Postdecisional dissonance–an extremely close relative of both post-purchase rationalisation and the choice-supportive bias–is the phenomenon whereby once we have made a decision we perceive our chosen option as the most attractive choice and the discarded alternatives as less attractive, regardless of the evidence.
Some intriguing recent research suggests that the physical act of cleaning one’s hands helps us rationally evaluate our past decisions–cleaning our hands cleans our minds, too.
After choosing between two alternatives, people perceive the chosen alternative as more attractive and the rejected alternative as less attractive. This postdecisional dissonance effect was eliminated by cleaning one’s hands. Going beyond prior purification effects in the moral domain, physical cleansing seems to more generally remove past concerns, resulting in a metaphorical “clean slate” effect.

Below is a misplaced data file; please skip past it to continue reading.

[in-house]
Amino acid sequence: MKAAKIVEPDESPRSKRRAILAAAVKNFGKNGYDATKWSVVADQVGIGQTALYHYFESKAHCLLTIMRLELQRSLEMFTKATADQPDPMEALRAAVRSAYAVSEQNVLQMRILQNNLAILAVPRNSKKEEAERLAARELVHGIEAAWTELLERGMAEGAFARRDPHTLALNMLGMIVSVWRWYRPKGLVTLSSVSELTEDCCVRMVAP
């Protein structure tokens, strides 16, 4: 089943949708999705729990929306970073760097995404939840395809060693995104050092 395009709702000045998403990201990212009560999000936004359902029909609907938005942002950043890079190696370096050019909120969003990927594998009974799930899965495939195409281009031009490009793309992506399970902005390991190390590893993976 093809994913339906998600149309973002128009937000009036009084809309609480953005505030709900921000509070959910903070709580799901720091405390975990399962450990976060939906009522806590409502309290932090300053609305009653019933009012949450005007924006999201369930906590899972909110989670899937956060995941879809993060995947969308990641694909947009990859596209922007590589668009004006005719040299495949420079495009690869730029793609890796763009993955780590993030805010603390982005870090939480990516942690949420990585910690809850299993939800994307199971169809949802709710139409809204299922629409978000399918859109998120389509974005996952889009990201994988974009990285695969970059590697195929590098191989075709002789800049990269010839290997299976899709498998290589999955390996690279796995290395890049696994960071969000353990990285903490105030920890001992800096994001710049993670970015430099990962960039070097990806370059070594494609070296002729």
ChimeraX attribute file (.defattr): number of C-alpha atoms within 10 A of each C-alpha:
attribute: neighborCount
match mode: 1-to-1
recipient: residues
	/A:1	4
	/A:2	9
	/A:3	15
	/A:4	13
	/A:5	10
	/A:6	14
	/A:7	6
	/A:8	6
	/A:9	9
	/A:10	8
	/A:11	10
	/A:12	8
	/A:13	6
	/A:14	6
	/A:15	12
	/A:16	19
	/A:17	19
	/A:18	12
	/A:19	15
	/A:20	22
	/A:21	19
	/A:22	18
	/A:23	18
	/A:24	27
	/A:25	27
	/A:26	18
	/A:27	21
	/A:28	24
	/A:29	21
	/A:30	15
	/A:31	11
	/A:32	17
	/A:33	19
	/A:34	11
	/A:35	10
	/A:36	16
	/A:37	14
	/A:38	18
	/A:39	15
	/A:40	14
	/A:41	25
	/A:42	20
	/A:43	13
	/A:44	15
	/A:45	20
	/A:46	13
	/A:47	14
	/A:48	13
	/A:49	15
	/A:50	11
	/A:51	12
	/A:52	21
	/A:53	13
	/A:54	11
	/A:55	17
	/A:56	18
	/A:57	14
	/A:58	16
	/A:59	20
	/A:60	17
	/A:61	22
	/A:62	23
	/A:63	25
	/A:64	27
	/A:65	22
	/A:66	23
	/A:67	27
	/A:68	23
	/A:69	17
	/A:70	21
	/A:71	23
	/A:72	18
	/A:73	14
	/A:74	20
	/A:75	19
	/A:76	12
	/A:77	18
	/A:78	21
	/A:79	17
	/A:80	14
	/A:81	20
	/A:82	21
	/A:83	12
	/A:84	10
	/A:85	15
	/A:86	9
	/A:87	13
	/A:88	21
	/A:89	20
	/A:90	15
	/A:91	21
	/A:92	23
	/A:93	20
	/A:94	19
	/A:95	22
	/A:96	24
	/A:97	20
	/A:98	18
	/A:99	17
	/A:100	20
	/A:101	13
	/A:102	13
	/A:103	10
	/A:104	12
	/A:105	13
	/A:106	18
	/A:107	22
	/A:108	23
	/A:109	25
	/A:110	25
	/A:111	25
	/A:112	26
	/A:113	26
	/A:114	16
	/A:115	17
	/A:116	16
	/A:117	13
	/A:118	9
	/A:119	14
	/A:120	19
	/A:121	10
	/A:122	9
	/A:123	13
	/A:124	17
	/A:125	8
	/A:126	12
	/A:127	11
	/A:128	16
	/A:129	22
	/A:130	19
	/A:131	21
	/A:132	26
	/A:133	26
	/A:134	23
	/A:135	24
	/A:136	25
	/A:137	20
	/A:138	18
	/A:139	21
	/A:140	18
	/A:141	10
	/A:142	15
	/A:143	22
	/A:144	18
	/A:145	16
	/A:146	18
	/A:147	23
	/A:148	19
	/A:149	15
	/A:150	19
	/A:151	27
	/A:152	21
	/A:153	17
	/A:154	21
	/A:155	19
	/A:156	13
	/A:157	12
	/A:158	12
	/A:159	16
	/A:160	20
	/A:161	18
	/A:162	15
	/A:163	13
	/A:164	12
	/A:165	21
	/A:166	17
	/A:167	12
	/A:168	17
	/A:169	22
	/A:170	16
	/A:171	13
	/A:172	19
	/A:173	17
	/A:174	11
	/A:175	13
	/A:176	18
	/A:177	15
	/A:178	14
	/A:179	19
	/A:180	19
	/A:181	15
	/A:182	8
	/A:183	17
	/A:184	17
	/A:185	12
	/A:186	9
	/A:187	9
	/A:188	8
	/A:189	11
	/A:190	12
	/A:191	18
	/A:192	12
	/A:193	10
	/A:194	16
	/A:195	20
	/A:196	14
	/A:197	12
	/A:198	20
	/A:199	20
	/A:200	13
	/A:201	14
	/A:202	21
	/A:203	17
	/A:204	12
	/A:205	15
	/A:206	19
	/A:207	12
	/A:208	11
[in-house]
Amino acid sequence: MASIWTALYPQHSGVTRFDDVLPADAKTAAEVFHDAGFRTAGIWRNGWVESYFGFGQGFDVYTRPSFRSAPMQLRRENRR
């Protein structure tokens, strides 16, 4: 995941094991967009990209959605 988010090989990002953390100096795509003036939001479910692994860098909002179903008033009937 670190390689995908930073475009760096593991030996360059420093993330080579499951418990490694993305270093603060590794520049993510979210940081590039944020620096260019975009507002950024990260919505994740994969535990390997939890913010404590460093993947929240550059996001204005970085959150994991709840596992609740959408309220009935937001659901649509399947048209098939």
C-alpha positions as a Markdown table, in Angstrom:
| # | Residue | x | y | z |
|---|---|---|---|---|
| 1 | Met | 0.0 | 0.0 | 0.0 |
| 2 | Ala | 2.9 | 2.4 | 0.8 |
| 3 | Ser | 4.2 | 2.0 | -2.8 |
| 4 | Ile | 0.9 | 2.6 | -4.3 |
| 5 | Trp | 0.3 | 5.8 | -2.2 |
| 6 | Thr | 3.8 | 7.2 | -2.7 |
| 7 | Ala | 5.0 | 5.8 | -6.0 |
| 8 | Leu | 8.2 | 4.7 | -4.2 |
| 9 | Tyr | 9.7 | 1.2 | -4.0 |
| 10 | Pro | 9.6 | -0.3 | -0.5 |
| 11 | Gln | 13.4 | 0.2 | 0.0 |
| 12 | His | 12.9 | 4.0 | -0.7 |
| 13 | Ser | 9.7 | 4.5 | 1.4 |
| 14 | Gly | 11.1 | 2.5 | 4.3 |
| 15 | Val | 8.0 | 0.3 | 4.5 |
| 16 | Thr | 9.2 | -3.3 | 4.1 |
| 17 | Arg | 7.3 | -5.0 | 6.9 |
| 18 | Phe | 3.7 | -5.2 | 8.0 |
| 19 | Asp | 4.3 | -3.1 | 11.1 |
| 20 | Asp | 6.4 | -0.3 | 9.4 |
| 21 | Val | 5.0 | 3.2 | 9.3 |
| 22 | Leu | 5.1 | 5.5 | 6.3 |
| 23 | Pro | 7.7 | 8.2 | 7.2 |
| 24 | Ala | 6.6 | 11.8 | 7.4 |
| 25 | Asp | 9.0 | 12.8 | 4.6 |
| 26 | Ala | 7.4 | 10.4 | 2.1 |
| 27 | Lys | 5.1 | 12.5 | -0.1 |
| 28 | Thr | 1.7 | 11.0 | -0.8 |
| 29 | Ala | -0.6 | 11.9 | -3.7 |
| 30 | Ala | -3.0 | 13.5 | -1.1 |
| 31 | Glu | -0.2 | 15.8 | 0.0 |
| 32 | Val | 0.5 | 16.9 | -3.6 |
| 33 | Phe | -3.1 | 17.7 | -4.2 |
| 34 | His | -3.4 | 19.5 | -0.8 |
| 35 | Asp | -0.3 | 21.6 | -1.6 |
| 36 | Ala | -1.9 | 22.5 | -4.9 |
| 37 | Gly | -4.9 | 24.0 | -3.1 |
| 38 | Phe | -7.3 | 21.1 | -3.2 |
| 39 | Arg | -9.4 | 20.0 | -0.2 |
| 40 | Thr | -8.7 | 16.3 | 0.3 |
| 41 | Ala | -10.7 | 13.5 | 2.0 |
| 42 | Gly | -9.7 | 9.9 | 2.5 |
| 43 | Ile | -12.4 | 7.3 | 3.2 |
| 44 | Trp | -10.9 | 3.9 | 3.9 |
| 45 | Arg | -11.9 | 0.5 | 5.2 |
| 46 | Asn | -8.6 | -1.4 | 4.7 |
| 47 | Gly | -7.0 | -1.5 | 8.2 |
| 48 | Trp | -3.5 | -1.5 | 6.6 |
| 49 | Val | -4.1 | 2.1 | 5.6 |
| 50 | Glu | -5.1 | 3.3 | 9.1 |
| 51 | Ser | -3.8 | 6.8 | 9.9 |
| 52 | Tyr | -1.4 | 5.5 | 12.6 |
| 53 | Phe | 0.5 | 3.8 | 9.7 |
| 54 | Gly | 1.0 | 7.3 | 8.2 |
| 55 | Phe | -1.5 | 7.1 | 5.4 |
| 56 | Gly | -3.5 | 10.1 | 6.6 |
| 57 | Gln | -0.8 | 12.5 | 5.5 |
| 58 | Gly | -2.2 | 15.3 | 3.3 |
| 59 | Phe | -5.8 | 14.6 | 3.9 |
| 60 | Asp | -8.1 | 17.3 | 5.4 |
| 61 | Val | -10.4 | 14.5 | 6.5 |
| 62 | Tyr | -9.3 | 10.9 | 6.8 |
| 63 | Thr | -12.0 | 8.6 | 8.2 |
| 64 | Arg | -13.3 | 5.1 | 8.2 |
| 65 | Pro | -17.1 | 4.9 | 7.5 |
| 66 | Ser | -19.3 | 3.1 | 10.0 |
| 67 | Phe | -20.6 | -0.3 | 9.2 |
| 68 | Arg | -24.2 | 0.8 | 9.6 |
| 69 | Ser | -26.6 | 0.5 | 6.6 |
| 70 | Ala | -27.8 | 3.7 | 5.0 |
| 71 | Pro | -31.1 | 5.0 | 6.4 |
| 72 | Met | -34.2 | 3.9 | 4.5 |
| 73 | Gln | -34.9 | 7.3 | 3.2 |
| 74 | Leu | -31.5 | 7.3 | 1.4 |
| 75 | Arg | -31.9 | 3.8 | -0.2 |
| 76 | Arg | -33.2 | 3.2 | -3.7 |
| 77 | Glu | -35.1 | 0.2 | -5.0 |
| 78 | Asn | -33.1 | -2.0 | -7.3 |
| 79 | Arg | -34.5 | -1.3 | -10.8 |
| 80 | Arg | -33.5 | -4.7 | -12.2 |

The article is behind the Science paywall but there is an interesting conversation in the comments of Overcoming Bias (via).